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 Andrew Southgate







Articles in this section are supplied by Andrew Southgate, Private Client Manager at Blevins Franks. 
Find out more about Andrew on their website.



 Andrew Southgate      

Exchange of information – what changes in September?
Tuesday, 17 July 2018

Last September, tax authorities across the world, including Spain and the UK, began sharing and receiving new information on their taxpayers' offshore assets and income.      

This is carried out under the Common Reporting Standard (CRS) for automatic exchange of financial account information.  More than100 countries have so far committed to obtain information from their financial institutions and pass it on to the clients' country of residence.

Preparing for Brexit and residency in Spain
Wednesday, 20 June 2018

The Brexit transition period agreed in March gives British expatriates and those wishing to move to Spain more time to prepare. This was welcome news, but a small delay like this could slow people down in taking crucial actions that are fairly urgent - the clock is still ticking to get ready in time, particularly where paperwork is involved.   

The key issue for many people is residence ­– If you are already living here, will there be any problems with you staying after Brexit?  If you are still arranging your move to Spain, how can you secure residence in time?

In December 2017 the UK and EU27 committed to maintain existing residency rights for Britons and EU nationals who are “lawfully residing” within either area before the withdrawal date. This confirmed that citizens on both sides can continue "to live, work or study as they currently do under the same conditions as under Union law".  

Spain cracks down on Gibraltar “residency”
Wednesday, 20 June 2018

The Spanish Hacienda earns €20 million from regularising the status of 160 high net worth individuals claiming tax residence in Gibraltar when really resident in Andalucía (Spain).

The Spanish tax authorities have taken huge steps over recent years to crack down on tax evasion and increase tax revenue. They implemented a number of new measures and adopted new IT tools to make it easier to find those who are not following the Spanish tax rules correctly, as well as to analyse the tax affairs of wealthy individuals with interests in Spain.

Besides looking for those who have failed to declare all their income, including overseas income and assets, they are also focused on false residency claims - i.e. those who live in Spain but claim residence in a low taxation territory like Gibraltar or Andorra to avoid paying higher taxes in Spain.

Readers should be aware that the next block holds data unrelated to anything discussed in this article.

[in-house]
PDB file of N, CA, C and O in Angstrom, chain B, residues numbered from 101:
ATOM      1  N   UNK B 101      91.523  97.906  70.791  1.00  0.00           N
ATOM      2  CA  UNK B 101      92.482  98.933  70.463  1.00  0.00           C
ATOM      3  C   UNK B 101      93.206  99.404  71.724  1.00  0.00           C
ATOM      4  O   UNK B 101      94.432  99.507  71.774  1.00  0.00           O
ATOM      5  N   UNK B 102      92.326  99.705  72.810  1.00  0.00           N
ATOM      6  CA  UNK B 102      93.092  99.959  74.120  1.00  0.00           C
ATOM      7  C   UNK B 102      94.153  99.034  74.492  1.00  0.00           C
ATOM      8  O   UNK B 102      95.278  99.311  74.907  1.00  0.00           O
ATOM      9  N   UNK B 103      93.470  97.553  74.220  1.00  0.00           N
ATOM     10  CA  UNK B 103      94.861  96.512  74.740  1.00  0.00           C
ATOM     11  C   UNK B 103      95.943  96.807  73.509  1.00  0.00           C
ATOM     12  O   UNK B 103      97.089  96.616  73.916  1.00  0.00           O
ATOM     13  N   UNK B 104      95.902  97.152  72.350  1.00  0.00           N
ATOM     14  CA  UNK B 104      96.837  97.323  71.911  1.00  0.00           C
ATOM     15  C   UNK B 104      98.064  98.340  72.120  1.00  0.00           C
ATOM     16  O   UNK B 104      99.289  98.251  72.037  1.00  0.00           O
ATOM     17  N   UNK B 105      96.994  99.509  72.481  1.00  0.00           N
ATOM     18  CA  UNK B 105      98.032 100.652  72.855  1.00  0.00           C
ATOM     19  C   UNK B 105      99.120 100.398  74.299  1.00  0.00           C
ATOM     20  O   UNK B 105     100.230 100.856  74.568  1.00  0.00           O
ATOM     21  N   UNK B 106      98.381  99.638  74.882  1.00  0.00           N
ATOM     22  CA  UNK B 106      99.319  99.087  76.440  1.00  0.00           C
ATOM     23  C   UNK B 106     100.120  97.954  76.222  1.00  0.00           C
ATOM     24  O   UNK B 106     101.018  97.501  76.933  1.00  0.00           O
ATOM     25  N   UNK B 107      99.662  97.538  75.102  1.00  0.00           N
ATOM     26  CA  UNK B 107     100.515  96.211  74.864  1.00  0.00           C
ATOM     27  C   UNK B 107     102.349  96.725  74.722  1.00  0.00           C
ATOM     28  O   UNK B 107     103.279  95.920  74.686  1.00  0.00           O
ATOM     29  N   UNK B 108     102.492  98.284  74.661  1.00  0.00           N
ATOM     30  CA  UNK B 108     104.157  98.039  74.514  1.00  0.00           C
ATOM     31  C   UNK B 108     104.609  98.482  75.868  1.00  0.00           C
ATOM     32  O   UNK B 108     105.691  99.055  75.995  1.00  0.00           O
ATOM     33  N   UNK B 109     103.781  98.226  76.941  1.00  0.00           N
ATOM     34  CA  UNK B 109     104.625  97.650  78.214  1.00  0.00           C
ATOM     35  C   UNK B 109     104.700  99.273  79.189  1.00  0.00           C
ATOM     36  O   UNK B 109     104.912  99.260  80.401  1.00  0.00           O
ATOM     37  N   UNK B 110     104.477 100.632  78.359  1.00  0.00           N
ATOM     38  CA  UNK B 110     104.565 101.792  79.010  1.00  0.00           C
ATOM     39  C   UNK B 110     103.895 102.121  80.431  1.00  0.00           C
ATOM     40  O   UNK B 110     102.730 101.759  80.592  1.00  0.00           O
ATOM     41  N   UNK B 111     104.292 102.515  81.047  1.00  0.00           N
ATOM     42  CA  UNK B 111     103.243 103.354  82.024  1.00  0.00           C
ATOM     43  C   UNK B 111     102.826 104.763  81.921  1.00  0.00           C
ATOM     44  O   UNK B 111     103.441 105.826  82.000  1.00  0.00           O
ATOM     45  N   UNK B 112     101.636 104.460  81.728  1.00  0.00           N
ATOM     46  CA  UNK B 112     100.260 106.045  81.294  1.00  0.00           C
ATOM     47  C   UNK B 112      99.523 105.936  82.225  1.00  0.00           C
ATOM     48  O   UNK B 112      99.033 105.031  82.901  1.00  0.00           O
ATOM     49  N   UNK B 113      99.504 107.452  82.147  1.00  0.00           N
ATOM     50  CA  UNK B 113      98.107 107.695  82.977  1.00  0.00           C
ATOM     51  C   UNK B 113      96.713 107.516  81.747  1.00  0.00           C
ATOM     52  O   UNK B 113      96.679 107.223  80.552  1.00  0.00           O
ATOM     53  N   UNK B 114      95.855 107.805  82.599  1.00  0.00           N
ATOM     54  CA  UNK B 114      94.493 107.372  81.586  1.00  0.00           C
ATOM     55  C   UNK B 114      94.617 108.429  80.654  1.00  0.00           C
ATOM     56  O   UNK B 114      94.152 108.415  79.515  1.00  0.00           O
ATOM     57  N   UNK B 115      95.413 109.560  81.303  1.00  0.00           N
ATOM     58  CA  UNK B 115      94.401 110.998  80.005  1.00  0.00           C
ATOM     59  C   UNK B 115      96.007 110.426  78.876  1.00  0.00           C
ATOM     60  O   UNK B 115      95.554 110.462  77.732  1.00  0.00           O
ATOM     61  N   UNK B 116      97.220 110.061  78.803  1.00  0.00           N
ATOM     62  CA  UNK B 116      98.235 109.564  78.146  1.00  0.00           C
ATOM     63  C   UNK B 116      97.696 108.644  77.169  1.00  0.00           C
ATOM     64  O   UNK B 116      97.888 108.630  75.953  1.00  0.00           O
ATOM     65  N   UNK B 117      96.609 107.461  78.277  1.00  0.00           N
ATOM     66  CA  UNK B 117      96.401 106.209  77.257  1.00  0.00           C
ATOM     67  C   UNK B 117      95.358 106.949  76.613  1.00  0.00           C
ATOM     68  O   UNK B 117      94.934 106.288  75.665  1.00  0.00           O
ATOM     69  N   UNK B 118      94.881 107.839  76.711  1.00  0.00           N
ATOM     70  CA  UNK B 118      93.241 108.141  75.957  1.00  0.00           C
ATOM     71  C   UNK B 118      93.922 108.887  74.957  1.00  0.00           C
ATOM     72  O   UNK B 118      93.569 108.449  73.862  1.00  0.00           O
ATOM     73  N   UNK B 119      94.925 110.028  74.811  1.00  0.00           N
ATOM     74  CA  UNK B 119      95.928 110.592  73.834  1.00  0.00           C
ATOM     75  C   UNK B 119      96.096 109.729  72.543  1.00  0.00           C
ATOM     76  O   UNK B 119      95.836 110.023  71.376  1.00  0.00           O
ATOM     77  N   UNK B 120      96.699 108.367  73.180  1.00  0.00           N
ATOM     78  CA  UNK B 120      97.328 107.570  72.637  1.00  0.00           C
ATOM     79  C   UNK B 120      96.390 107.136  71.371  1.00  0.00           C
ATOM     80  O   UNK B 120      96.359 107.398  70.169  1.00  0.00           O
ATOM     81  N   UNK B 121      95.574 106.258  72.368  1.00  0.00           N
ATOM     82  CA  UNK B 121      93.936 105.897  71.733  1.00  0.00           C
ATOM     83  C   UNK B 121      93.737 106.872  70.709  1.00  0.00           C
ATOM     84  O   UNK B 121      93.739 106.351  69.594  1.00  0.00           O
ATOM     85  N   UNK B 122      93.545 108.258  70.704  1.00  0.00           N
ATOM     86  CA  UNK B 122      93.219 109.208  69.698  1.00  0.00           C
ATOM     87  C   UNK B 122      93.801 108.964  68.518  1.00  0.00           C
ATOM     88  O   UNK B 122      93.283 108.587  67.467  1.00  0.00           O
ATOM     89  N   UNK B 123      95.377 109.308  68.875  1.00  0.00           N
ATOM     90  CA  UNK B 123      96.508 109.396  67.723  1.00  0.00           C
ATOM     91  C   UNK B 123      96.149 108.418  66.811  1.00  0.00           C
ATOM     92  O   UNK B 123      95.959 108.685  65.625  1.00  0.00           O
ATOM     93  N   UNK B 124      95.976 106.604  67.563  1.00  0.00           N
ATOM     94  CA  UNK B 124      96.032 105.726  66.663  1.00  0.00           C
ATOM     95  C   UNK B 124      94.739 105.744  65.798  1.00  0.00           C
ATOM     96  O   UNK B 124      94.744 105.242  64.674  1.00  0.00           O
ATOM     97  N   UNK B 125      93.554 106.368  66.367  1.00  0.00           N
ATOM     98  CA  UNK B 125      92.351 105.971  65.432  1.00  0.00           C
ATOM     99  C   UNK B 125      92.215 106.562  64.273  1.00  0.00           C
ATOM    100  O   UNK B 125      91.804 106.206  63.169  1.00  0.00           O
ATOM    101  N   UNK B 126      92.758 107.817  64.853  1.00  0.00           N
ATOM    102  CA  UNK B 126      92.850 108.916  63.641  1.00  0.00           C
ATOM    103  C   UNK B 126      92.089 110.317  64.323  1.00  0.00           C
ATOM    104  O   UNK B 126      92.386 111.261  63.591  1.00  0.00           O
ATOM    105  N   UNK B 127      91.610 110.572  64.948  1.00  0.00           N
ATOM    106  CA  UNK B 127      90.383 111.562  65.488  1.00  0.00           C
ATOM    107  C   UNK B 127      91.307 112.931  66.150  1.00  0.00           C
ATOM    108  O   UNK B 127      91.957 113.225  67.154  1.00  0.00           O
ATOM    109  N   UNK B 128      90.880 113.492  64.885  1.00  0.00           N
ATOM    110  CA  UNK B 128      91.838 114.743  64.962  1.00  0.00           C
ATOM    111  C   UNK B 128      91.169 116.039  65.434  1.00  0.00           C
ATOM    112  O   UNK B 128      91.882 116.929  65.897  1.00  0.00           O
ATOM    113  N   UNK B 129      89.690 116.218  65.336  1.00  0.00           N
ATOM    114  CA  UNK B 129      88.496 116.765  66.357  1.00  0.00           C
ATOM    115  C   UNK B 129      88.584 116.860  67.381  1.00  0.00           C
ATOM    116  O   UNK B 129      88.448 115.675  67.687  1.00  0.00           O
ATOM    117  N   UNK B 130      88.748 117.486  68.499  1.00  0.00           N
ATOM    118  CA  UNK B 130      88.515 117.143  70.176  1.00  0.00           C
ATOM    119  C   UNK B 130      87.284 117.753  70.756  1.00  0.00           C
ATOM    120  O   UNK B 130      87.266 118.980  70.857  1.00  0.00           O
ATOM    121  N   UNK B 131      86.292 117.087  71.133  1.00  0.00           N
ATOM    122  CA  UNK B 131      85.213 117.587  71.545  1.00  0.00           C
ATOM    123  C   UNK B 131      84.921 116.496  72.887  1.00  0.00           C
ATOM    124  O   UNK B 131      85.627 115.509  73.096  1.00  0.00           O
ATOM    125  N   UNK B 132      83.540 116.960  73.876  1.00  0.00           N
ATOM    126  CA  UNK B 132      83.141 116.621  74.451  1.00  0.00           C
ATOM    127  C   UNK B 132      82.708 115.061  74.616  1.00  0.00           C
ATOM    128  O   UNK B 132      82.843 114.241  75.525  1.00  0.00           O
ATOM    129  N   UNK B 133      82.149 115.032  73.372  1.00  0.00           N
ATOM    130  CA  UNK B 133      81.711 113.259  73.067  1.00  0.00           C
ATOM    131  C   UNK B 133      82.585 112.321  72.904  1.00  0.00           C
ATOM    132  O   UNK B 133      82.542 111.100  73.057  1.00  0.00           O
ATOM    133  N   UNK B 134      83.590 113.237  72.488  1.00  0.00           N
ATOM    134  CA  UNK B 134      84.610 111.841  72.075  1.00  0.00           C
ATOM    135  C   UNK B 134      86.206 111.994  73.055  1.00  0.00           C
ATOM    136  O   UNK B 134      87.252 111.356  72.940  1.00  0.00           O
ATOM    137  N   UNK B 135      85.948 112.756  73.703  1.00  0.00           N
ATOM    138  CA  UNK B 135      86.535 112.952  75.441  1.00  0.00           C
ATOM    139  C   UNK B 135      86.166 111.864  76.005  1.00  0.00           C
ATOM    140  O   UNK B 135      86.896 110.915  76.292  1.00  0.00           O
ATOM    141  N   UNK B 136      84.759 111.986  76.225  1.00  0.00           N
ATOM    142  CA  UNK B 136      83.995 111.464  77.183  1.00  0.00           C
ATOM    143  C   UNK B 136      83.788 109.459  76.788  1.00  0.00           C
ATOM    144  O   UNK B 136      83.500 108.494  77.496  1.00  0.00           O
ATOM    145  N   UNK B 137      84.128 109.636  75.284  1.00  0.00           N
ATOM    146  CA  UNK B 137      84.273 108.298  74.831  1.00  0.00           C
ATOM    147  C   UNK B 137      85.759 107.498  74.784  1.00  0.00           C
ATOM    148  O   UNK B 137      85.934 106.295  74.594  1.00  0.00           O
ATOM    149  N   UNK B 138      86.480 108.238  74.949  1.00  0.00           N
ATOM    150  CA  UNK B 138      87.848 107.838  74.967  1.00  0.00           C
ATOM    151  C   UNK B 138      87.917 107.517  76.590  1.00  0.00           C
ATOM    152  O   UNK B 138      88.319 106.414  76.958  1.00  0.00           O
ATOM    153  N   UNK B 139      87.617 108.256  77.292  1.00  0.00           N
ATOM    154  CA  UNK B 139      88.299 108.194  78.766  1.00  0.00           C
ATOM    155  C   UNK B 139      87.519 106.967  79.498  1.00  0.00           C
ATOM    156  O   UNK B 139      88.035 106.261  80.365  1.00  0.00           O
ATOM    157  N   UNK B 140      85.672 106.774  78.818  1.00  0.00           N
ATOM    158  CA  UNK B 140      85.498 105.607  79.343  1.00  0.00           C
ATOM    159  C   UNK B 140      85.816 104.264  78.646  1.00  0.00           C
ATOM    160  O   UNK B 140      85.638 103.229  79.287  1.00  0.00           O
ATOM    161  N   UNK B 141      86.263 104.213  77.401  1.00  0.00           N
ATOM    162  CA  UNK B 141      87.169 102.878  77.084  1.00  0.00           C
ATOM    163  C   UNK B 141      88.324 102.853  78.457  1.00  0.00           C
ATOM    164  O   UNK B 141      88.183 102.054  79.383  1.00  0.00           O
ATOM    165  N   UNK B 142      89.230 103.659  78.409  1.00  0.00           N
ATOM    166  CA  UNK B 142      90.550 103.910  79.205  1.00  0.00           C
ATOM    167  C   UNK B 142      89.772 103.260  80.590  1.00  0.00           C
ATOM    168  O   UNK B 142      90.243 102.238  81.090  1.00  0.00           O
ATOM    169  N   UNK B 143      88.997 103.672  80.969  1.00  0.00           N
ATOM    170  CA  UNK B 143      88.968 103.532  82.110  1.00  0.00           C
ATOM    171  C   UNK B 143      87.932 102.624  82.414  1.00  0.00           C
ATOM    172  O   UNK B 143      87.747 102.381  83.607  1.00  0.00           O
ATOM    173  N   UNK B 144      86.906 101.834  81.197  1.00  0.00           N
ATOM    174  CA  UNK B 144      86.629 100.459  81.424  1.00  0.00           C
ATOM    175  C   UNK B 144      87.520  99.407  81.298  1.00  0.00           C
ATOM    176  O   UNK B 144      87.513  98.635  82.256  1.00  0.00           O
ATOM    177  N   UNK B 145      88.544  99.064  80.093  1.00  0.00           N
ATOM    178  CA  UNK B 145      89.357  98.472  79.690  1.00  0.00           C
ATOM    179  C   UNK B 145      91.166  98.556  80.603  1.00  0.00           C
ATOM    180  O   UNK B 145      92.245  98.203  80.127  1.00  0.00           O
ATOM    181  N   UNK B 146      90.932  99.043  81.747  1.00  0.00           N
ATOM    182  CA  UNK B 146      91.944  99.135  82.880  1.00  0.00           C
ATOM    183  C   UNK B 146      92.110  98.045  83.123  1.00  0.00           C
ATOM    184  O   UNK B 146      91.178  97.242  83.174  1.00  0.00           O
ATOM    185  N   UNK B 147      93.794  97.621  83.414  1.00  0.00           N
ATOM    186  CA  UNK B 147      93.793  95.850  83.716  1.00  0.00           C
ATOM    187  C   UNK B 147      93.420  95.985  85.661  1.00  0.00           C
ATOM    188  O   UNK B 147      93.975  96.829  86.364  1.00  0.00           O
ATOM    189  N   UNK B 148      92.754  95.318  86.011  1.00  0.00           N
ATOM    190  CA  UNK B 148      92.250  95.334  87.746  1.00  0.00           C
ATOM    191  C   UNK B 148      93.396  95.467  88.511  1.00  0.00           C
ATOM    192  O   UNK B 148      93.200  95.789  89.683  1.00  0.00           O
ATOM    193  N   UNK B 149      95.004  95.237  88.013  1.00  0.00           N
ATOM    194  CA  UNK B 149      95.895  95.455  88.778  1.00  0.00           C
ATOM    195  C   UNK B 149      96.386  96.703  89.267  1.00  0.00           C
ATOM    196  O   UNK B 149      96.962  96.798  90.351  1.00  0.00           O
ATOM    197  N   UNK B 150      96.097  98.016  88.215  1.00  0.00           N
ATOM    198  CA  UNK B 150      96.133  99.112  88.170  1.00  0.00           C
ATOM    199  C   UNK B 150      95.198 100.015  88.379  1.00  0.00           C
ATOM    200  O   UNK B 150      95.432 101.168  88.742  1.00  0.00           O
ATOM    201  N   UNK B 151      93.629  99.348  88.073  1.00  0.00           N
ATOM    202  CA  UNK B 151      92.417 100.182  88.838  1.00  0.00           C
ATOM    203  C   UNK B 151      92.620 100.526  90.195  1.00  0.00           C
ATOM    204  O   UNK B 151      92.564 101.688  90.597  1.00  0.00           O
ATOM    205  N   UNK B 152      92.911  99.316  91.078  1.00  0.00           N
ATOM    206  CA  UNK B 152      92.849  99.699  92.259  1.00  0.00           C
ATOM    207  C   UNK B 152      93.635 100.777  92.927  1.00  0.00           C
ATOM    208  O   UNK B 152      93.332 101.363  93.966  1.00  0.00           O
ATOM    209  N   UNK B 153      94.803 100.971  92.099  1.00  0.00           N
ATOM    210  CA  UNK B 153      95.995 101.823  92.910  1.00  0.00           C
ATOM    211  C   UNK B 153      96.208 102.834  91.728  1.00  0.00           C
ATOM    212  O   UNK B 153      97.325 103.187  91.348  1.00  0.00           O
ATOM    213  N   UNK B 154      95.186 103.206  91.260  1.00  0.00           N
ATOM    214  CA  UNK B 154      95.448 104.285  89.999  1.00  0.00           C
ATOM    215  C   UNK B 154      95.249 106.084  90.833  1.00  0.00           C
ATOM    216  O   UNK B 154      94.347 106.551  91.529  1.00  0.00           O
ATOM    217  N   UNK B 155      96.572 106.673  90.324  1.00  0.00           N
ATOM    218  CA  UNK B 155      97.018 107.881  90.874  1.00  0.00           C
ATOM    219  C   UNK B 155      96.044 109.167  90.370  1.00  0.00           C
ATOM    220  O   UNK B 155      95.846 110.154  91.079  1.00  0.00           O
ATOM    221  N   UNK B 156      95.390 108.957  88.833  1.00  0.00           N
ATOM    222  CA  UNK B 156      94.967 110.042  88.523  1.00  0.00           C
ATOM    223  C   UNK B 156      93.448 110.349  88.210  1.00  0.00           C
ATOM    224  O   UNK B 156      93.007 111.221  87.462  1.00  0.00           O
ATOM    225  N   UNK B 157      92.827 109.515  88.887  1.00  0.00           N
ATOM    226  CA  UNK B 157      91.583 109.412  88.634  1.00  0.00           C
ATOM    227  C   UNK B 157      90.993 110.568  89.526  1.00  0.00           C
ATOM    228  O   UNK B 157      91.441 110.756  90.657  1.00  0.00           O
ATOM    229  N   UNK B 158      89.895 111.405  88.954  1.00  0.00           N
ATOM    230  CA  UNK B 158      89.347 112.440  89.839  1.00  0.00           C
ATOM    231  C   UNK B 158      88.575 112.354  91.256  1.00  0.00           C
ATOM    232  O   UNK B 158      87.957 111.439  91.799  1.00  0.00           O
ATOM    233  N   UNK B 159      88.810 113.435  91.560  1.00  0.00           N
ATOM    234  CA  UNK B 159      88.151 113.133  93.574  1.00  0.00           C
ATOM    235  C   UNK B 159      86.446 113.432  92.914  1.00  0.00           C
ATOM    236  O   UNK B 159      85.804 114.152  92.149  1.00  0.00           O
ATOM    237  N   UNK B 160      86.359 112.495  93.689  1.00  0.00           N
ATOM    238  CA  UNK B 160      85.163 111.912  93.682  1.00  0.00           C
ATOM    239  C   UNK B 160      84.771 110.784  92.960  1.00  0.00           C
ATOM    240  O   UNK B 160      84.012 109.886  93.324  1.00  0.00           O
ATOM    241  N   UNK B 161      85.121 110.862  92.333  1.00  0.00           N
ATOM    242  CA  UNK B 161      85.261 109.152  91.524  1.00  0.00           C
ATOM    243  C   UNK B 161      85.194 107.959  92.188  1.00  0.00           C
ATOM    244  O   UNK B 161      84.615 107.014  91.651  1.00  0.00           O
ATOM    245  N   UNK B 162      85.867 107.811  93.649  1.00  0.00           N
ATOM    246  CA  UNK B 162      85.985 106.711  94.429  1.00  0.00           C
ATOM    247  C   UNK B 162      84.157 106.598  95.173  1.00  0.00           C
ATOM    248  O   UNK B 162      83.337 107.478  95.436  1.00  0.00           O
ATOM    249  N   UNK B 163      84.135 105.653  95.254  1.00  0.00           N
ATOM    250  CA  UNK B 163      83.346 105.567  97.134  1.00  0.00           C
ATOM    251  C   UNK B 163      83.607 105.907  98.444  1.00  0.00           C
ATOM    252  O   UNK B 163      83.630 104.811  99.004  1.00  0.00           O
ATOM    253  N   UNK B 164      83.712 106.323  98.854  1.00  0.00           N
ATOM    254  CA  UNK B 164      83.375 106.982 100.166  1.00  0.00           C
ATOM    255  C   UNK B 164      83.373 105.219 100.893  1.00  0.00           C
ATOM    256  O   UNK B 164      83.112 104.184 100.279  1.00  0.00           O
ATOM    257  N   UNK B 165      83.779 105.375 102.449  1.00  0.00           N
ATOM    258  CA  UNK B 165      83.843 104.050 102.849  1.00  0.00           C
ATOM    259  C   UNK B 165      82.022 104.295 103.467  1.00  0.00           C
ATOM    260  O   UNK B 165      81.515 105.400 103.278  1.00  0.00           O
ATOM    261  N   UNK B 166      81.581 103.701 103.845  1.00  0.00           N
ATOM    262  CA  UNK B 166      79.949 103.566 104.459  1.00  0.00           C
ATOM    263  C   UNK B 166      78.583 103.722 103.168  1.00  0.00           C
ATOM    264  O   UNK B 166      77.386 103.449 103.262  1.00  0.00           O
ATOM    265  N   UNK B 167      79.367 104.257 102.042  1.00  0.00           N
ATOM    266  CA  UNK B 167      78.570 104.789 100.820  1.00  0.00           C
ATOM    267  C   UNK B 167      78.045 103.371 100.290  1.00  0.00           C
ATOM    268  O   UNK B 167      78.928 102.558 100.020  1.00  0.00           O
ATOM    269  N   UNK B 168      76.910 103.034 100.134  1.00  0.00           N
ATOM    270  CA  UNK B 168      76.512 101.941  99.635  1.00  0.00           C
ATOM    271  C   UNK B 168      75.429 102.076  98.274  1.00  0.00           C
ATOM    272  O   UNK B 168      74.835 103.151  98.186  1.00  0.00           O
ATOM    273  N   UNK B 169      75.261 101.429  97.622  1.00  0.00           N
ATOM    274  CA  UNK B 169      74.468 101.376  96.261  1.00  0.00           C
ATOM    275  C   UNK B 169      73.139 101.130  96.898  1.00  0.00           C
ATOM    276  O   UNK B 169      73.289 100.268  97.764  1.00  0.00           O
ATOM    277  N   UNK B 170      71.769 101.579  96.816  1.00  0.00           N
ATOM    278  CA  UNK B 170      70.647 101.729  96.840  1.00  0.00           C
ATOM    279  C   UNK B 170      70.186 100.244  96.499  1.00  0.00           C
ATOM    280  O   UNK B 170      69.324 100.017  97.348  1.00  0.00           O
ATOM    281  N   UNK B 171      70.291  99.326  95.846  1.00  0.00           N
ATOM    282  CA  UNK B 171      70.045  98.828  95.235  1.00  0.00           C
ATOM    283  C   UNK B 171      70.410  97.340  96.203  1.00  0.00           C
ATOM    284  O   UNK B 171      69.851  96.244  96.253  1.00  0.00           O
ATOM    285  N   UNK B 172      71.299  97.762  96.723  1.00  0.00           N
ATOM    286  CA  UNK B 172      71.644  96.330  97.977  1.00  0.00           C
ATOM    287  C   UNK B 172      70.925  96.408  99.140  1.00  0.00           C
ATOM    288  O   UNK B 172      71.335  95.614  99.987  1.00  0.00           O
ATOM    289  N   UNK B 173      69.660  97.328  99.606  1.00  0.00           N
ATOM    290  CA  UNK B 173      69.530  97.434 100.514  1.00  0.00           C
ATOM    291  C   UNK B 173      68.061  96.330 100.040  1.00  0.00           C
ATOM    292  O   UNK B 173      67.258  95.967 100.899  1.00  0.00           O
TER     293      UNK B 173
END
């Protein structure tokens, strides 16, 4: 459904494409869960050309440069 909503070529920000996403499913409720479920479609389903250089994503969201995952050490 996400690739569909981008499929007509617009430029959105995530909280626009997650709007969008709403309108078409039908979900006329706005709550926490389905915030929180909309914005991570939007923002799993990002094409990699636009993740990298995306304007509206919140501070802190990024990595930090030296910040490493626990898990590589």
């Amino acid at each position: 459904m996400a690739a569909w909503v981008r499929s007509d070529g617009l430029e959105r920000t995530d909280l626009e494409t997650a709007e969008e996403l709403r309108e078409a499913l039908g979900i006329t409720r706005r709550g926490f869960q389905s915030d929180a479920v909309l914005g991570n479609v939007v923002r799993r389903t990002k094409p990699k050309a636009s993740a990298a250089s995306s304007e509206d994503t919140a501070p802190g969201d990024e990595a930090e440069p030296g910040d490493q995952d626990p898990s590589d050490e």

Pension advice in Spain: Six tips for getting it right first time
Thursday, 17 May 2018

With Brexit approaching and more options than ever for UK pensions, quality advice for expatriates is crucial.

While any financial transaction brings a degree of risk, pensions are often the cornerstone of a comfortable retirement, so getting it wrong can be disastrous. Indeed, we are sometimes approached by people who have made the wrong pension choice with another firm and found it very costly to rectify.

These six tips can help you get it right first time:

Six tips for protecting and growing your wealth
Thursday, 17 May 2018

Today’s climate presents many challenges to both preserving your wealth and seeing it grow over time. As well as the economic uncertainty surrounding Brexit, we have endured a prolonged period of ultra-low interest rates, and are exposed to a never-changing tax and regulatory landscape. All this makes it harder for investors to achieve returns that are not eroded by inflation and taxation without leaving their comfort zone.

At times like this, careful planning plays a particularly important role in securing your financial security over the long term. Here are six key tips that can help.

One year until the Brexit due date: What we know and don’t know
Tuesday, 17 April 2018

With less than a year to go until the UK officially leaves the EU, we explore how things stand for expatriates under the proposed Brexit deal.

Residency: What we know

Although Brexit is scheduled for 29th March 2019, a 21-month transition period is lined up to maintain existing residency rules and benefits until the end of 2020.

Under the proposed citizens' rights agreement, Britons “lawfully residing” in an EU member state before the 31st December 2020 cut-off date will retain the right to remain and access existing benefits in that country after full Brexit takes effect.

Existing partners and close family members can join settled residents in an EU country, even after Brexit.

However, residency rights expire if you are absent from the country for five continuous years.


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